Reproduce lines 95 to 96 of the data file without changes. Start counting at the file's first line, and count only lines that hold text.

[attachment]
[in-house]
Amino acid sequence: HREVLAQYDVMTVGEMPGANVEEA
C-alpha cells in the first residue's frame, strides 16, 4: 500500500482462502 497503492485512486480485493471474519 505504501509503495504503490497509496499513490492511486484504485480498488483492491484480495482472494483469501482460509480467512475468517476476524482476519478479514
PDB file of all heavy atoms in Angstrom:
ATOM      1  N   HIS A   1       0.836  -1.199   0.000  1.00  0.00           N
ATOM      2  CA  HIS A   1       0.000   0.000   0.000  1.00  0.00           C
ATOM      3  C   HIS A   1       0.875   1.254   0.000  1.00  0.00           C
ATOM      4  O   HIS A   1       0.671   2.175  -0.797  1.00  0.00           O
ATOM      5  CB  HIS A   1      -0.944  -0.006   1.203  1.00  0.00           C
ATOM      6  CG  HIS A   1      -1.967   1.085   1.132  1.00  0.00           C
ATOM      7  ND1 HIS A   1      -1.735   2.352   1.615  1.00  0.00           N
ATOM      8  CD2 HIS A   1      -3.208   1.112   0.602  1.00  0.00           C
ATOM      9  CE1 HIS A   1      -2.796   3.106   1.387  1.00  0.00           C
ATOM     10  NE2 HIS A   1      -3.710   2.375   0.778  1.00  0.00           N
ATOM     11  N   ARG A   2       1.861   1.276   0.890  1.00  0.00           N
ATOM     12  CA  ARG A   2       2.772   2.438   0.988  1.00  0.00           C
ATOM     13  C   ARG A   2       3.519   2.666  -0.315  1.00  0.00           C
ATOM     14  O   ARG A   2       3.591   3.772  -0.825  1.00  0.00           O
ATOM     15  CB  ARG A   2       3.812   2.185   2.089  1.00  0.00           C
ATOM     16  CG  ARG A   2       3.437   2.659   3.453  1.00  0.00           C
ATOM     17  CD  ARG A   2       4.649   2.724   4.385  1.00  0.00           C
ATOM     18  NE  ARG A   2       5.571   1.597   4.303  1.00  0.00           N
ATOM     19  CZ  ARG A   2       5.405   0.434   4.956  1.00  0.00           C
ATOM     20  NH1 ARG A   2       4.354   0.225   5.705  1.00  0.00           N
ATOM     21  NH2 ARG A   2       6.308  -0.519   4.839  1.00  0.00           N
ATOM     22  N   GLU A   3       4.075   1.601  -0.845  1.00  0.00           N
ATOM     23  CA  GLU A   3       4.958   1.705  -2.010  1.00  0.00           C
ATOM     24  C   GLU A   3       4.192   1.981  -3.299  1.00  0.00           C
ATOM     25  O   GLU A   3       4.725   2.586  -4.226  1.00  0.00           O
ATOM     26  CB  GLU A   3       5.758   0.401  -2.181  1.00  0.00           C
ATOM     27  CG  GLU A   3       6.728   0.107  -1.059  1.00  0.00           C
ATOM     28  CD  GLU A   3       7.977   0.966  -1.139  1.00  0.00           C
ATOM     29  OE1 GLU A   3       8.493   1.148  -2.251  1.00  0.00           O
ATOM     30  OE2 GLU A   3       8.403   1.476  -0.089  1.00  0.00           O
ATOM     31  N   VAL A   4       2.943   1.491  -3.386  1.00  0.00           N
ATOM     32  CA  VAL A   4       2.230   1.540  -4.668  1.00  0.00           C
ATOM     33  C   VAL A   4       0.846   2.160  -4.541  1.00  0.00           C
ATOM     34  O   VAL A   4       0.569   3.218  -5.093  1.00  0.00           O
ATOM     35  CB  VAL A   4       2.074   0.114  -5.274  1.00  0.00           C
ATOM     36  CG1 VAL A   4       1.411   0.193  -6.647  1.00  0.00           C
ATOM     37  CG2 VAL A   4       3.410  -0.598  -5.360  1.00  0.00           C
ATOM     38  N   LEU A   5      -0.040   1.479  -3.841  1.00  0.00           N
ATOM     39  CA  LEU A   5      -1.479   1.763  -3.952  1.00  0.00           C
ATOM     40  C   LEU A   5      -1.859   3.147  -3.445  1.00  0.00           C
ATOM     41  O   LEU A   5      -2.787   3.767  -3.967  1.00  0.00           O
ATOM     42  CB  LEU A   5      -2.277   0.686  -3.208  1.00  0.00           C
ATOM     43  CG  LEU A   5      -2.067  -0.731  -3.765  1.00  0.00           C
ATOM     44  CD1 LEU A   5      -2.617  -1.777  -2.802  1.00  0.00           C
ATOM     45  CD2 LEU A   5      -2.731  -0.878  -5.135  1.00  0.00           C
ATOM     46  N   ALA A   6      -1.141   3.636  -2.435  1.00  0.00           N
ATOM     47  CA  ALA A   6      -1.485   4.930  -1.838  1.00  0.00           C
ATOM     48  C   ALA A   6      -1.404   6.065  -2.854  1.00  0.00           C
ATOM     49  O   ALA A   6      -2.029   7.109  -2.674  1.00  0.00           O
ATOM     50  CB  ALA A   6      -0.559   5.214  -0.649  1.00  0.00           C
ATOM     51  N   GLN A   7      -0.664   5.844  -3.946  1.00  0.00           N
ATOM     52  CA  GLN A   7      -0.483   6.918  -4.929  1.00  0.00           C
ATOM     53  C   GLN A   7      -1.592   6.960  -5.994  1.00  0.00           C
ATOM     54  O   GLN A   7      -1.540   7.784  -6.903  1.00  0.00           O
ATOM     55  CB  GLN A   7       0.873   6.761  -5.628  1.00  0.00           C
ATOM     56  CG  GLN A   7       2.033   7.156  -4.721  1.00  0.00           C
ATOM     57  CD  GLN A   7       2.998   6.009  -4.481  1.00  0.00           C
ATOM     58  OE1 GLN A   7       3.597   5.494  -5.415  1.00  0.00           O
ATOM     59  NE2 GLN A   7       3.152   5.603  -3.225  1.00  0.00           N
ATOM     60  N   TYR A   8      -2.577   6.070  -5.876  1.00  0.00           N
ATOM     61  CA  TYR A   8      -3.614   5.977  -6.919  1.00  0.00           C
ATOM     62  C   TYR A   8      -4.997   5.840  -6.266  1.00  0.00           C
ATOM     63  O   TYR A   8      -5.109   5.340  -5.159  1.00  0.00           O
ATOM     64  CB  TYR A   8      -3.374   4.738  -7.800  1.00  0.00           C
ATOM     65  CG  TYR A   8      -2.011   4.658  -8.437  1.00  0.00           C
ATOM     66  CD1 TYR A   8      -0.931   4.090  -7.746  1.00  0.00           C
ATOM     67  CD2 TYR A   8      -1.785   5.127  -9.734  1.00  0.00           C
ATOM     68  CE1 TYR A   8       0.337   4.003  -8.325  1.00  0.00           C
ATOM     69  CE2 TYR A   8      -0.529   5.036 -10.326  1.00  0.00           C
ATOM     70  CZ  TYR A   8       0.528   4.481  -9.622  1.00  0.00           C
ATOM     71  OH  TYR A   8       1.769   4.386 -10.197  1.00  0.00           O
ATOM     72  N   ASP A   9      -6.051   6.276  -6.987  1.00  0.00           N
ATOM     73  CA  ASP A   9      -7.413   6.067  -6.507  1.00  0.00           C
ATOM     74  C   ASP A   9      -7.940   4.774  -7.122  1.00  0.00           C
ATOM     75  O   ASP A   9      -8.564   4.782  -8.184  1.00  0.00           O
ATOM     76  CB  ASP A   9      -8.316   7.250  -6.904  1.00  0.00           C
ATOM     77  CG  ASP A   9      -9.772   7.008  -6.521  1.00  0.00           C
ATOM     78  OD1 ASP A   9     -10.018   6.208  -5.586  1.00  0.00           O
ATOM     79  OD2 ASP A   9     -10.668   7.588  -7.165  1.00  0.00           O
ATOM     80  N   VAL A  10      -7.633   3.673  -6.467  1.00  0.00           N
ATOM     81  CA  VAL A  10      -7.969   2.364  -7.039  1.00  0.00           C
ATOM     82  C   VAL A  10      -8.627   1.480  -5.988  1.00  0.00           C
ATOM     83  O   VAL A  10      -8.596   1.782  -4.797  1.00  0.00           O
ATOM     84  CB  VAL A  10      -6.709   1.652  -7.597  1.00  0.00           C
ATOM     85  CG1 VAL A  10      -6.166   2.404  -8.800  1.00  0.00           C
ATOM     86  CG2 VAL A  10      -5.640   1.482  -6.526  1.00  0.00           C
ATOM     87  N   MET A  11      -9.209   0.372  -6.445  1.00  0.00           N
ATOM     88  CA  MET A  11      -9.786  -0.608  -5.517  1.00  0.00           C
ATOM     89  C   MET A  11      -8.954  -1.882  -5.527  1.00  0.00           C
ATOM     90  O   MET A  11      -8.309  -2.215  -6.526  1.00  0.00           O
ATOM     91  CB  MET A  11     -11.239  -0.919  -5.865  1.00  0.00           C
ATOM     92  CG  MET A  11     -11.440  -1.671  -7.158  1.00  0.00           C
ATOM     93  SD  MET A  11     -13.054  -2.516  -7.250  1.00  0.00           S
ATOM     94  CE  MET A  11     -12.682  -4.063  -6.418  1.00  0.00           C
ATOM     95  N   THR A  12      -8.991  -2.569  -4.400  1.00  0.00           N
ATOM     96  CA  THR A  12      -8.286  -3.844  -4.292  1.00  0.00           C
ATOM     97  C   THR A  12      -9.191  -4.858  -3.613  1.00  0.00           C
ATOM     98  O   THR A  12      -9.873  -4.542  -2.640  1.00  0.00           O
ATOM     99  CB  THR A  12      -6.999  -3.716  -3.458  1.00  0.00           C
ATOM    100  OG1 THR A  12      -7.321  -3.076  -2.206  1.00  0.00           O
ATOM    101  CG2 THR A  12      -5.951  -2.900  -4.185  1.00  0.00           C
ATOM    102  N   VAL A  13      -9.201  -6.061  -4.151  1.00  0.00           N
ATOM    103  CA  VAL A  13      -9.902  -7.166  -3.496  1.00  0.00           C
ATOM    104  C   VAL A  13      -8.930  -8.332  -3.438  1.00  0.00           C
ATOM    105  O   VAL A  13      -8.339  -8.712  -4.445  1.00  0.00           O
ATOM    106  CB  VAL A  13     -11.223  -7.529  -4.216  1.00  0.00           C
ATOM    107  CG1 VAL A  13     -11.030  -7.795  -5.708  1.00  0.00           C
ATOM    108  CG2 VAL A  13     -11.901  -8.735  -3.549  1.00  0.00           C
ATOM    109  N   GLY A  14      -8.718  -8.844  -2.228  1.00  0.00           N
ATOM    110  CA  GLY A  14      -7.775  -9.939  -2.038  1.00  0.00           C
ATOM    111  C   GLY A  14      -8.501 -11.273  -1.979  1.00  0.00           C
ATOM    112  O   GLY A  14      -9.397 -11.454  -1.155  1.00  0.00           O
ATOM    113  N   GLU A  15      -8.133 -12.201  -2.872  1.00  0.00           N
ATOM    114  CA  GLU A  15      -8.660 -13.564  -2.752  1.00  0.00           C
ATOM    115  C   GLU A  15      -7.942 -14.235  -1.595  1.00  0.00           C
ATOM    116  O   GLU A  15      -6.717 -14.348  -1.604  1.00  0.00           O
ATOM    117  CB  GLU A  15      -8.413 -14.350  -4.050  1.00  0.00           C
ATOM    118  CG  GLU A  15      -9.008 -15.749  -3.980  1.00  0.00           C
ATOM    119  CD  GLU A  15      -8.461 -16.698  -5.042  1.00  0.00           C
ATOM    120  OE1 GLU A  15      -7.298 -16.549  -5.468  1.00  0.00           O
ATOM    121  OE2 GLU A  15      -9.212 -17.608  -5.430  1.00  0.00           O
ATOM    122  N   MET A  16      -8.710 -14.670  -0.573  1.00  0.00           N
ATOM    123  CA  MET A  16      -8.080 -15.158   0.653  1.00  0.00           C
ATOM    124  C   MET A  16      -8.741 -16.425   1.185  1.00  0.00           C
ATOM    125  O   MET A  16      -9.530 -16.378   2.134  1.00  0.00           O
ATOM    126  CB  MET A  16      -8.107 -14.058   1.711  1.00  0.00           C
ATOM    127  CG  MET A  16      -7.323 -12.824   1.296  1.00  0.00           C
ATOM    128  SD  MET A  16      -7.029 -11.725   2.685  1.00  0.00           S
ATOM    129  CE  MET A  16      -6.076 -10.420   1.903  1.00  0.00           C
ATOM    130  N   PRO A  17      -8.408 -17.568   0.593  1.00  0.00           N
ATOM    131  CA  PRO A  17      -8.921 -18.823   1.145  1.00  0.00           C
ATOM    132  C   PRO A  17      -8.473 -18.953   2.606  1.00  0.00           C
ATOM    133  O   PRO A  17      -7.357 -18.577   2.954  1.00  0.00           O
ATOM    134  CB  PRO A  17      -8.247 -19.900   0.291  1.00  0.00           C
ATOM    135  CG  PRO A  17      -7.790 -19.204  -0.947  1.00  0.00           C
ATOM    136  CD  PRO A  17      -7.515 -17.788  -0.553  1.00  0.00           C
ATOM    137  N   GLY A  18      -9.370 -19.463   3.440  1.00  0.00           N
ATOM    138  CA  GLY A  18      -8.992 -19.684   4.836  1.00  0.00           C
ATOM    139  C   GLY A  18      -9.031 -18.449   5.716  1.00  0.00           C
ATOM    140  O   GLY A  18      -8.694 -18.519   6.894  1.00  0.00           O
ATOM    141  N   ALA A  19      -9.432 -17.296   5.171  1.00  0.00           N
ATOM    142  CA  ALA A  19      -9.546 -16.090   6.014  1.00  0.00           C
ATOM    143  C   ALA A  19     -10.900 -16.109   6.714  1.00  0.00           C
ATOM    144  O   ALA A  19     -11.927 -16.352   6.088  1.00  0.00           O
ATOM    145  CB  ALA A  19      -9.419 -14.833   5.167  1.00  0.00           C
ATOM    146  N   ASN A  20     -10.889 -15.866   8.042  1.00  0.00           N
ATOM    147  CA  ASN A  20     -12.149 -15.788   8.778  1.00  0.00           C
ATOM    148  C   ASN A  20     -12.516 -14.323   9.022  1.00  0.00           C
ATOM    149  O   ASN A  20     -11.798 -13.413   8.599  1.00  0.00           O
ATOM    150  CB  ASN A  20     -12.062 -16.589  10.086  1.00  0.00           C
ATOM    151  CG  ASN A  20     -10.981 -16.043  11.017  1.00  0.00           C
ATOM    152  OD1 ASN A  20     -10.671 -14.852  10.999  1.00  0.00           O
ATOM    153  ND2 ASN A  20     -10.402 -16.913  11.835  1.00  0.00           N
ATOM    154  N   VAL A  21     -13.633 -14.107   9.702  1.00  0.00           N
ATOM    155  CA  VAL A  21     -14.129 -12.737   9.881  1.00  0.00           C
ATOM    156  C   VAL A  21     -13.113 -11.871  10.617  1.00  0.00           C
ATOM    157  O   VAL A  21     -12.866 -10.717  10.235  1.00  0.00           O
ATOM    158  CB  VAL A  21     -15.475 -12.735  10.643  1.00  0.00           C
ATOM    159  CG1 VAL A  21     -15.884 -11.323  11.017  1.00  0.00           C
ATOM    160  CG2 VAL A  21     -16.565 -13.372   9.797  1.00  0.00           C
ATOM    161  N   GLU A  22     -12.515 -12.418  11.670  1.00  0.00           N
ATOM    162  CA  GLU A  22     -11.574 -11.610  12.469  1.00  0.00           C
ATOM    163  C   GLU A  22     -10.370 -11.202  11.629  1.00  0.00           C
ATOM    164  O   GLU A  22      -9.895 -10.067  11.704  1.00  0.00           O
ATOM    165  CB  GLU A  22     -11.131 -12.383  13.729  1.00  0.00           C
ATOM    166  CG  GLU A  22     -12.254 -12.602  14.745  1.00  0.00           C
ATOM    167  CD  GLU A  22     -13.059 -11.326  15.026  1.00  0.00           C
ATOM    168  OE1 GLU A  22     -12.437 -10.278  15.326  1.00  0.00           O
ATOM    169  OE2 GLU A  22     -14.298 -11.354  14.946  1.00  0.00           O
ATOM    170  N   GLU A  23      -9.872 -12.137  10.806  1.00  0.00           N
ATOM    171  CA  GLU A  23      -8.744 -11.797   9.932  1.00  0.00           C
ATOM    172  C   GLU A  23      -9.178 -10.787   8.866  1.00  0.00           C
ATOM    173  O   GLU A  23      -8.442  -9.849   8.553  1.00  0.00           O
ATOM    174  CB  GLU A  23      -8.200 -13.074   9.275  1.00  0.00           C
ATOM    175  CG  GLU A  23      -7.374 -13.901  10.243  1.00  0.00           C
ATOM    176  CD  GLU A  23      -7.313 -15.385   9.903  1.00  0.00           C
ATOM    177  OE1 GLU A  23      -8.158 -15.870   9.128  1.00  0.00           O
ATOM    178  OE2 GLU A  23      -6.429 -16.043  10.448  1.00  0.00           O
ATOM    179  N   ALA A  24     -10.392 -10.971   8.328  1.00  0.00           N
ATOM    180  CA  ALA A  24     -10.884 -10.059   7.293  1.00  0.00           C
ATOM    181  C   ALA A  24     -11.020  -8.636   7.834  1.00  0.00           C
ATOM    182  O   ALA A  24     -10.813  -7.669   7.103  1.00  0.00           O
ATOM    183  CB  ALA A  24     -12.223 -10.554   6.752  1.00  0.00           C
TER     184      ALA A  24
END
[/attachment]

ATOM     91  CB  MET A  11     -11.239  -0.919  -5.865  1.00  0.00           C
ATOM     92  CG  MET A  11     -11.440  -1.671  -7.158  1.00  0.00           C